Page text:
Children who attend daycare regularly in the first few months of life are less likely to develop acute lymphoblastic leukemia, the most common form of the blood cancer, than kids who do not. The most plausible explanation for why daycare seems to protect against leukemia is that it allows children to be exposed to common infections early in life.
Cytotoxic effects of Coptis chinensis and Epimedium sagittatum extracts
and their major constituents (berberine, coptisine and icariin) on hepatoma and
leukemia cell growth.
Clin Exp Pharmacol Physiol. 2004.
The results of the present study suggest that the Coptis chinensis extract and its major constituents berberine and coptisine possess active antihepatoma and anti leukemia activities.
If left untreated,
polycythemia vera can
develop into leukemia.
Catha edulis (Khat) induces cell death by apoptosis in leukemia cell lines.
Natural leukemia treatment questions
Q. I read your article about how parthenolide might be good for Leukemia patients. Do you know if they still have any clinical trials on this?? Also, would it help if I took supplements of parthenolide or is that a waste?? I have AML and am not doing well at all. I have tried bmt and all other treatments basically.
A. Unfortunately, so little research has been done with natural herbs and supplements for leukemia treatment that it is very difficult to give any suggestions with any certainty. Please discuss with your health care provider the information on this leukemia page and then decide on a course of action.
Q. Your webpage on leukemia states that leukemia will
increase the risk of gout. Why is this so?
A. Leukemia leads to high uric acid levels which make one more prone to gout.
Q. I was diagnosed with Acute Myeloid Leukemia in 2004
- after much chemo went in remission and the cancer returned in 2006 - given
much chemo. and was told I had a few days to live on 8/19/06. Discovered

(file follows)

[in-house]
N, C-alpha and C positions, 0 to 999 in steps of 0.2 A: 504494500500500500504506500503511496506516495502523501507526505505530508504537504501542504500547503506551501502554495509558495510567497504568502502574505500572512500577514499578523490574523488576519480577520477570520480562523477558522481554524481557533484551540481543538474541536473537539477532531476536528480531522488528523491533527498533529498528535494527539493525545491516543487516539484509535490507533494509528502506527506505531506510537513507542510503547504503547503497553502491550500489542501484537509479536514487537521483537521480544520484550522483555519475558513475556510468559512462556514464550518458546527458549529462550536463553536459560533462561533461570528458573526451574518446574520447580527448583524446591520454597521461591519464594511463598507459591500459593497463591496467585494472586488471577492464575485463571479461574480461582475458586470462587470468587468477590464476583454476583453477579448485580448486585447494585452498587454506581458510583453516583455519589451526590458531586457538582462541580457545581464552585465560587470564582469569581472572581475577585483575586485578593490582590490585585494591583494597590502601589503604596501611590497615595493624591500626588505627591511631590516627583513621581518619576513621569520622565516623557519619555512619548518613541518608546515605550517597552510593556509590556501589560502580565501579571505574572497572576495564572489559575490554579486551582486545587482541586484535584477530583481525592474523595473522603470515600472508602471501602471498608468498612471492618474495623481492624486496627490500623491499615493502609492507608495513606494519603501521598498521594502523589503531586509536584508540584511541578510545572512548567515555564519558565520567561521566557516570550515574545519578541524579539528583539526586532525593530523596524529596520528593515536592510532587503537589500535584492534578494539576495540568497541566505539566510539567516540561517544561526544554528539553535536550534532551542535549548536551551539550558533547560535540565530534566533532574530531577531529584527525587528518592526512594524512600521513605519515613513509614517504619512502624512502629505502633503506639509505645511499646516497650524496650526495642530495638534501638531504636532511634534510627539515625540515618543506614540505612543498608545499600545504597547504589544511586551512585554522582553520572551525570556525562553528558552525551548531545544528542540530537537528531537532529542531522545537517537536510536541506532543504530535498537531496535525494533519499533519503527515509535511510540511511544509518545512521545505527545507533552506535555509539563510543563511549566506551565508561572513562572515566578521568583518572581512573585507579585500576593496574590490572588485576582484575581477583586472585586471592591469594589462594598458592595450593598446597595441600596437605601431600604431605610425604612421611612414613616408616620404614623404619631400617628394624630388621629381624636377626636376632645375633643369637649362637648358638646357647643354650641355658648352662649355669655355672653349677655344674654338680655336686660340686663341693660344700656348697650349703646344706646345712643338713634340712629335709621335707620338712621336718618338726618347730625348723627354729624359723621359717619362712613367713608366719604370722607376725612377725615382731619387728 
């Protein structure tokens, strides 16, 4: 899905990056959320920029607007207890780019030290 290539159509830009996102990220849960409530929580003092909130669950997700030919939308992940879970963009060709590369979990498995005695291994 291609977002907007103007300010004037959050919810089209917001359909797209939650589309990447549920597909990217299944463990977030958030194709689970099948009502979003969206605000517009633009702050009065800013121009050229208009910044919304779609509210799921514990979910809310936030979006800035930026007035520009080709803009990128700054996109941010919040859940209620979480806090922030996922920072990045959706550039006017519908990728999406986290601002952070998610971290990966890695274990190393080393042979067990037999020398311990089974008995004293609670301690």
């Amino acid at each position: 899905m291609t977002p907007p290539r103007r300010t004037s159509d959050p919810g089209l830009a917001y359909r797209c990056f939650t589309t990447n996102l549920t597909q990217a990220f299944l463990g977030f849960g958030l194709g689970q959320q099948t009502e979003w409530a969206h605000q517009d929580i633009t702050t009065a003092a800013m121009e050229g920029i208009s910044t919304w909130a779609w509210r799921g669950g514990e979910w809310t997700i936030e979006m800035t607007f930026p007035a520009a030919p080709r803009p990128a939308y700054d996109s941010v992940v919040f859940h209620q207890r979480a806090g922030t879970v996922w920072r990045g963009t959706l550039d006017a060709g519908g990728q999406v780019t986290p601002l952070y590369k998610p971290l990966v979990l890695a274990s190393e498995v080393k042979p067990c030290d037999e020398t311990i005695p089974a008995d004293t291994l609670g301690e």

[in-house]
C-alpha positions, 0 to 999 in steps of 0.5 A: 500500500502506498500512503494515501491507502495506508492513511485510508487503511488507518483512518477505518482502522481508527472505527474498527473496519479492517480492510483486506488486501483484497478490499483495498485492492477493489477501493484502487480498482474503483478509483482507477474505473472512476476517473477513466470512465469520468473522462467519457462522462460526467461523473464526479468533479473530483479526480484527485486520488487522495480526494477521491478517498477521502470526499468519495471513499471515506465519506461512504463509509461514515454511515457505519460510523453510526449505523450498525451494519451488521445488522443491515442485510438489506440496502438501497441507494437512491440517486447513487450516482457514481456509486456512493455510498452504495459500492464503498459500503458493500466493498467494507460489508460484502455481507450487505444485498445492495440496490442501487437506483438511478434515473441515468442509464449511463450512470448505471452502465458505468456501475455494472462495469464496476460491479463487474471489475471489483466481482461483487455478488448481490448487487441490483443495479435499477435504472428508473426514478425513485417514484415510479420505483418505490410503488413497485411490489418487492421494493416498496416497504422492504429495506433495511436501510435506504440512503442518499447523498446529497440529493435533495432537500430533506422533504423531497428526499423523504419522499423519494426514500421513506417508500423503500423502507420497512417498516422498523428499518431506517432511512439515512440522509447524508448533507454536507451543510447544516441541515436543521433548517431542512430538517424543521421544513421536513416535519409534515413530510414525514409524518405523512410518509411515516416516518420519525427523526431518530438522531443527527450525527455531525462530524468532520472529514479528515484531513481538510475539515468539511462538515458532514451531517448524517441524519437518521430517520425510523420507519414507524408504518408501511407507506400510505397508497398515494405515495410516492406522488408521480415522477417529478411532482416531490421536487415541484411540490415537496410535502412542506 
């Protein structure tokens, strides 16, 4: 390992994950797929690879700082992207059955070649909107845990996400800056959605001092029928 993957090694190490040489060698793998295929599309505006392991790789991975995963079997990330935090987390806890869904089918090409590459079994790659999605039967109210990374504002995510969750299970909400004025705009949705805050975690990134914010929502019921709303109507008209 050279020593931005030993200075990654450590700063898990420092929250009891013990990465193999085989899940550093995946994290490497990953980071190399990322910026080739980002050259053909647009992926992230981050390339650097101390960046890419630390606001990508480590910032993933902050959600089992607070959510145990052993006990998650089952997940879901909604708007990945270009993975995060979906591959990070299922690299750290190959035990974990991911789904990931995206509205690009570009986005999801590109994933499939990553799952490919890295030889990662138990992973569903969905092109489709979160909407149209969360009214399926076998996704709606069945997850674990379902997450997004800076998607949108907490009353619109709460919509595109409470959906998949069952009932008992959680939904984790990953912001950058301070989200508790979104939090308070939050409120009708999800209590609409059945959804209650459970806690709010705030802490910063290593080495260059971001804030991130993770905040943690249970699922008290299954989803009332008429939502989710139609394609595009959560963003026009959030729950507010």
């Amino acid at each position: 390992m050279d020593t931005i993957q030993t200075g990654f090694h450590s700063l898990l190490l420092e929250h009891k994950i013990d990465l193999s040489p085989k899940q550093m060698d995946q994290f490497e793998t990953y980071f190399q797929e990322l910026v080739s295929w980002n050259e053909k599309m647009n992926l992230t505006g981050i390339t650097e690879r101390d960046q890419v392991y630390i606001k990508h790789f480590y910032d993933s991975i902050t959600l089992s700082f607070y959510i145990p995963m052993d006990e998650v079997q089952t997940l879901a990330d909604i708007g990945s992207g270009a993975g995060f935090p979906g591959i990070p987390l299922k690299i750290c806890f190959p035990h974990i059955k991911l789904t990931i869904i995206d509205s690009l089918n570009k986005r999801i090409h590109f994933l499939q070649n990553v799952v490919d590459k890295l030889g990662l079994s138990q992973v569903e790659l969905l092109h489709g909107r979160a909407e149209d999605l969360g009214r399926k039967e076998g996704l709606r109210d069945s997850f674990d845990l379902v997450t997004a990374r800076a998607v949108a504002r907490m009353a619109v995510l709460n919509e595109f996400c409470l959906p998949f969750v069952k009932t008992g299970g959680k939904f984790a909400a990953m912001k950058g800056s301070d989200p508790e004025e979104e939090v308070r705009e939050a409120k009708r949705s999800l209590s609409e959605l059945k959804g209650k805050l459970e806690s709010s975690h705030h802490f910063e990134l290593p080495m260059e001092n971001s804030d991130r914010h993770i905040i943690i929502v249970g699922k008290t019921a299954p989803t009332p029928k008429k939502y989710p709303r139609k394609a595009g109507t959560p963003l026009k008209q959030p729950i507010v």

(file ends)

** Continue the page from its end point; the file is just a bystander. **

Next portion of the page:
glyconutrients, Essaic, Acai berry - cancer returned 5/07 I receive transfusions
as needed twice a week now. Fucoidan sounds promising could you provide any
information on this please? I am 57.
A. We wish you optimal healing and keep your strength. Please see fucoidan for info.
Q. What advice can you offer regarding: B-cell, chronic
lymphocytic leukemia and chronic bronchitis? For instance, would fulvic acid be
A. We have not studied the role of fulvic acid in leukemia.
Q. Last week I was diagnosed by my primary physician of
having leukemia. My white blood cell count was 3 times higher than 3 month ago.
I was sent immediately to a blood oncologist and he confirmed the high white
blood cell count. He took some bone marrow from my hipbone and this coming week
I will have the results of those tests.
I ate a lot of soy products in my life and my age is 78 years. I am in very good condition except my bones are starting to hurt and I am getting tired more easily. Would genistein supplements help?
A. We have not seen any human studies using genistein for leukemia treatment. We wish you optimal healing. These are difficult times for you.
Q. My 36 year old daughter has Chronic Lymphocytic
Leukemia, Type1, Stage 4. They are "Watchful Waiting" meaning they are wasting